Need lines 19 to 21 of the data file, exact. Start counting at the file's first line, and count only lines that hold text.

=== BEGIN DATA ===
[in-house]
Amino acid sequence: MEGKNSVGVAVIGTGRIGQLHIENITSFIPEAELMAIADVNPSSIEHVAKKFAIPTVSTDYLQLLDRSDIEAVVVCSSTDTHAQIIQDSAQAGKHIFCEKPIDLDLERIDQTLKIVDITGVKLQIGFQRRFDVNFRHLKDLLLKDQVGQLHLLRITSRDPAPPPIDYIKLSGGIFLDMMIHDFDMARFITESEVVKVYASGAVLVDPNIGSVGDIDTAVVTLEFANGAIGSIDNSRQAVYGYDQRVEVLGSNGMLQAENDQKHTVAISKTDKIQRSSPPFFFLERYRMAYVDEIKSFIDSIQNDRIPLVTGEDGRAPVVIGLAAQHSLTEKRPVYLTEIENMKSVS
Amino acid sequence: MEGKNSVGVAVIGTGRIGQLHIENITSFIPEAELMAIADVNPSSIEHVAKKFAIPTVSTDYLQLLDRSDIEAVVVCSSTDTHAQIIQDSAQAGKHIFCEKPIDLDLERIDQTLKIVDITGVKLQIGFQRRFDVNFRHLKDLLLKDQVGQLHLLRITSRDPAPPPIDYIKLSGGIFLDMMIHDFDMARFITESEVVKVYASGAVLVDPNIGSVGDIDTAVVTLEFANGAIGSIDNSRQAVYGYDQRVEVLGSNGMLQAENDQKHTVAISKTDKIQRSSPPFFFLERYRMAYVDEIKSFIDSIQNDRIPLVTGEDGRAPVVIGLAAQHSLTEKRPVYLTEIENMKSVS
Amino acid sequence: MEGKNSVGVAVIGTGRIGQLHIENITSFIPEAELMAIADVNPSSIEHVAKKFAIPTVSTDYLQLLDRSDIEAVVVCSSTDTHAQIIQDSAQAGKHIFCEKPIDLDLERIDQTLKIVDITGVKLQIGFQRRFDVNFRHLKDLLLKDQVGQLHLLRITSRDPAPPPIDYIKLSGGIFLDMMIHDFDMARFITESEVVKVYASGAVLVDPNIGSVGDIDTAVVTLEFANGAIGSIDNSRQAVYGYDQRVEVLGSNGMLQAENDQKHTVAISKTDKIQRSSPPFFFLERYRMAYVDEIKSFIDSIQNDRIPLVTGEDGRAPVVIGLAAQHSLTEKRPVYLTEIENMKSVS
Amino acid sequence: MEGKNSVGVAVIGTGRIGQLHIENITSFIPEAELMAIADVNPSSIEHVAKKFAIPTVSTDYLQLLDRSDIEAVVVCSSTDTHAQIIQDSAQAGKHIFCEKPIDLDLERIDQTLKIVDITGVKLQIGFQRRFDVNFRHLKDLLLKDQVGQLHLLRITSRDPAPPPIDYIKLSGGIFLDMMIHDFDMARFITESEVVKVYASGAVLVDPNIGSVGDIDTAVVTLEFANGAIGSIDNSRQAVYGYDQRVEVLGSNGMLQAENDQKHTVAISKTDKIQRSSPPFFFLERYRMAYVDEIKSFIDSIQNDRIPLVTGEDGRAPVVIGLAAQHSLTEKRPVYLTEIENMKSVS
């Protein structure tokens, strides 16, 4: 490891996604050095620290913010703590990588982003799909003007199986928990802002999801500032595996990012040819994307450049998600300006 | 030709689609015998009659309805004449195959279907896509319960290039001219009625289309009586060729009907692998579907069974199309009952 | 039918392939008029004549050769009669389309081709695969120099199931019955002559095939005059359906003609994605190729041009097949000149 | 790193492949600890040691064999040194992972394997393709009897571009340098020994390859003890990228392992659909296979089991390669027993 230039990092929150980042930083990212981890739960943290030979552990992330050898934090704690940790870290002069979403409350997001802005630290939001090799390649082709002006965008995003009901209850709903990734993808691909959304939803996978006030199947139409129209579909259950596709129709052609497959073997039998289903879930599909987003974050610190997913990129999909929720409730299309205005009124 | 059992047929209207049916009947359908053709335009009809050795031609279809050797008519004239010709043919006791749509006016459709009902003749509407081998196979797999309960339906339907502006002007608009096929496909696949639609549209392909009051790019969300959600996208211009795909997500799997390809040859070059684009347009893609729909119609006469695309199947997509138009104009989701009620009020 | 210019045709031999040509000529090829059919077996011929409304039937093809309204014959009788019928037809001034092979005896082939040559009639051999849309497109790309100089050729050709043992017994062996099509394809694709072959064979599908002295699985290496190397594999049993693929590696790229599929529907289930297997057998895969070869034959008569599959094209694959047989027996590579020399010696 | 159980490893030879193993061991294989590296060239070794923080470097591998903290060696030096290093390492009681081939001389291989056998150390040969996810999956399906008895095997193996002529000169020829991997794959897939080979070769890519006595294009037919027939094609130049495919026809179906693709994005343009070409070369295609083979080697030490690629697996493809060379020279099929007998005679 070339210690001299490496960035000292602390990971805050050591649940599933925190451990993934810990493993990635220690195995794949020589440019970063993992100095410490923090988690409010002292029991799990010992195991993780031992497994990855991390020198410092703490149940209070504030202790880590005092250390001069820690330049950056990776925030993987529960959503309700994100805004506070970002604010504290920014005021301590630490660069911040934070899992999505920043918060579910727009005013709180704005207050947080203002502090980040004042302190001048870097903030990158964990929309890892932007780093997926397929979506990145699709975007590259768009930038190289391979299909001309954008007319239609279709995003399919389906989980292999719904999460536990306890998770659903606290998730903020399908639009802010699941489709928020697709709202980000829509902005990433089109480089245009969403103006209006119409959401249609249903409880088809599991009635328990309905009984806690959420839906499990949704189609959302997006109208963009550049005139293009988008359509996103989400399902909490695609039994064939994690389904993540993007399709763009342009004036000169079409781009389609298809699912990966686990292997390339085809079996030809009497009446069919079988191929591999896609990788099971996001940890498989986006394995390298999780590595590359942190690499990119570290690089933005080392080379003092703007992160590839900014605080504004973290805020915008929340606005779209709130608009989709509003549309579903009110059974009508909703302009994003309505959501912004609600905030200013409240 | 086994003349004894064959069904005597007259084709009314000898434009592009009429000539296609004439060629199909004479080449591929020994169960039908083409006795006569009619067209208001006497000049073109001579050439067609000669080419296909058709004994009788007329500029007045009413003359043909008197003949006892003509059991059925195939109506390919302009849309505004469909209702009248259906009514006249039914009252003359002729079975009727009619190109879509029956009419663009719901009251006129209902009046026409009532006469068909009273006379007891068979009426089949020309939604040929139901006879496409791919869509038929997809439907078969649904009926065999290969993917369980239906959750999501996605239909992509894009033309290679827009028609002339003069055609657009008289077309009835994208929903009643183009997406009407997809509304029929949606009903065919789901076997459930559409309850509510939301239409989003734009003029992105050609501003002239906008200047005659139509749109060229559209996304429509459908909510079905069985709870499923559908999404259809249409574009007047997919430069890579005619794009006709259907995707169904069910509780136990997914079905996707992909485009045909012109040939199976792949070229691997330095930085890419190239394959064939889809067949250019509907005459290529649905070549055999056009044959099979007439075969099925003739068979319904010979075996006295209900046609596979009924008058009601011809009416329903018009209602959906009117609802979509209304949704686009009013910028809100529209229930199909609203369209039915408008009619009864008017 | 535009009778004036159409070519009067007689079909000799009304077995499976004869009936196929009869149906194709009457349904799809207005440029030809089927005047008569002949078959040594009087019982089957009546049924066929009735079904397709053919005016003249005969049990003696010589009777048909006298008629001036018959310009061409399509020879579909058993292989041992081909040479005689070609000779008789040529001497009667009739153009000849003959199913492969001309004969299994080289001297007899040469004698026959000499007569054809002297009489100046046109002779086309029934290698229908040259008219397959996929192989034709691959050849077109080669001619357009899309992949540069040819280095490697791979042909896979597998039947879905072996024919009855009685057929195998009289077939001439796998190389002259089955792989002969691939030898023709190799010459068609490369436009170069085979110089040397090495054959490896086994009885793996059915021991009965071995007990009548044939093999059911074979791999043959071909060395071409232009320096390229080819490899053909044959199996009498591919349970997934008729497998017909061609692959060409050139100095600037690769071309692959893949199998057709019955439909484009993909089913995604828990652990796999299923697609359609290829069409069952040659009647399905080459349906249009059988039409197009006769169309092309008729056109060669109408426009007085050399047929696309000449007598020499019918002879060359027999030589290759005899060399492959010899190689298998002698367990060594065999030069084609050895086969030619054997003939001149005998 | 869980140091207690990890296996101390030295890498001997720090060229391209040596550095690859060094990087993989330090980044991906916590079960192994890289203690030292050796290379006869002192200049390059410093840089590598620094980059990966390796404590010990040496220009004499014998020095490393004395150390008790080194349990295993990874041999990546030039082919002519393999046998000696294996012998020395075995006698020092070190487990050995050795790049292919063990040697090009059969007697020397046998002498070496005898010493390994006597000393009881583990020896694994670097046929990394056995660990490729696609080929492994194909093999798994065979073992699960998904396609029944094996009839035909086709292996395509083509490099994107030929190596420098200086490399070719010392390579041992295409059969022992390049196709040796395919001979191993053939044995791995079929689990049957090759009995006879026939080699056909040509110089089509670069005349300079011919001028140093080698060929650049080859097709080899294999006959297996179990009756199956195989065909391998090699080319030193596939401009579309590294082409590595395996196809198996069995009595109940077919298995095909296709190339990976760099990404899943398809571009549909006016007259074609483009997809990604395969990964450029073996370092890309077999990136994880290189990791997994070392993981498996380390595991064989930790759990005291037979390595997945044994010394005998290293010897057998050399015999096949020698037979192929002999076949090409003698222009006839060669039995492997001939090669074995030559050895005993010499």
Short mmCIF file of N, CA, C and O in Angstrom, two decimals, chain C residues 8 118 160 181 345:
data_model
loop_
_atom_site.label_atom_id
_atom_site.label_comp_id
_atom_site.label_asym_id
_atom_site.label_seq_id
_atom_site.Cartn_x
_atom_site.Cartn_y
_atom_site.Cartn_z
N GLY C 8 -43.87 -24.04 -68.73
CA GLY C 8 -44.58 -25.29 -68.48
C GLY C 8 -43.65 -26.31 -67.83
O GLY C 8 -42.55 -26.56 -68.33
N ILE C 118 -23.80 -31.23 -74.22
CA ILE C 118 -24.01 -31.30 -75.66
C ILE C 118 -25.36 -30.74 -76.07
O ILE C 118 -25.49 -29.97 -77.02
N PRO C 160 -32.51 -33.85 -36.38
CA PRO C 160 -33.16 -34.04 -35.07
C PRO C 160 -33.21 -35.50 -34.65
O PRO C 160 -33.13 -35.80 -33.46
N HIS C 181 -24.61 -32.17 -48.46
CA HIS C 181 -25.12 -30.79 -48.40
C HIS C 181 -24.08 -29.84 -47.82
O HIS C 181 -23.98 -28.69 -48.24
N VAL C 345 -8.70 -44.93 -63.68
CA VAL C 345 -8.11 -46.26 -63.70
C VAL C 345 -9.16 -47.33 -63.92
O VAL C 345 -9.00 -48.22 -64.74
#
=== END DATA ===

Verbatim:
C GLY C 8 -43.65 -26.31 -67.83
O GLY C 8 -42.55 -26.56 -68.33
N ILE C 118 -23.80 -31.23 -74.22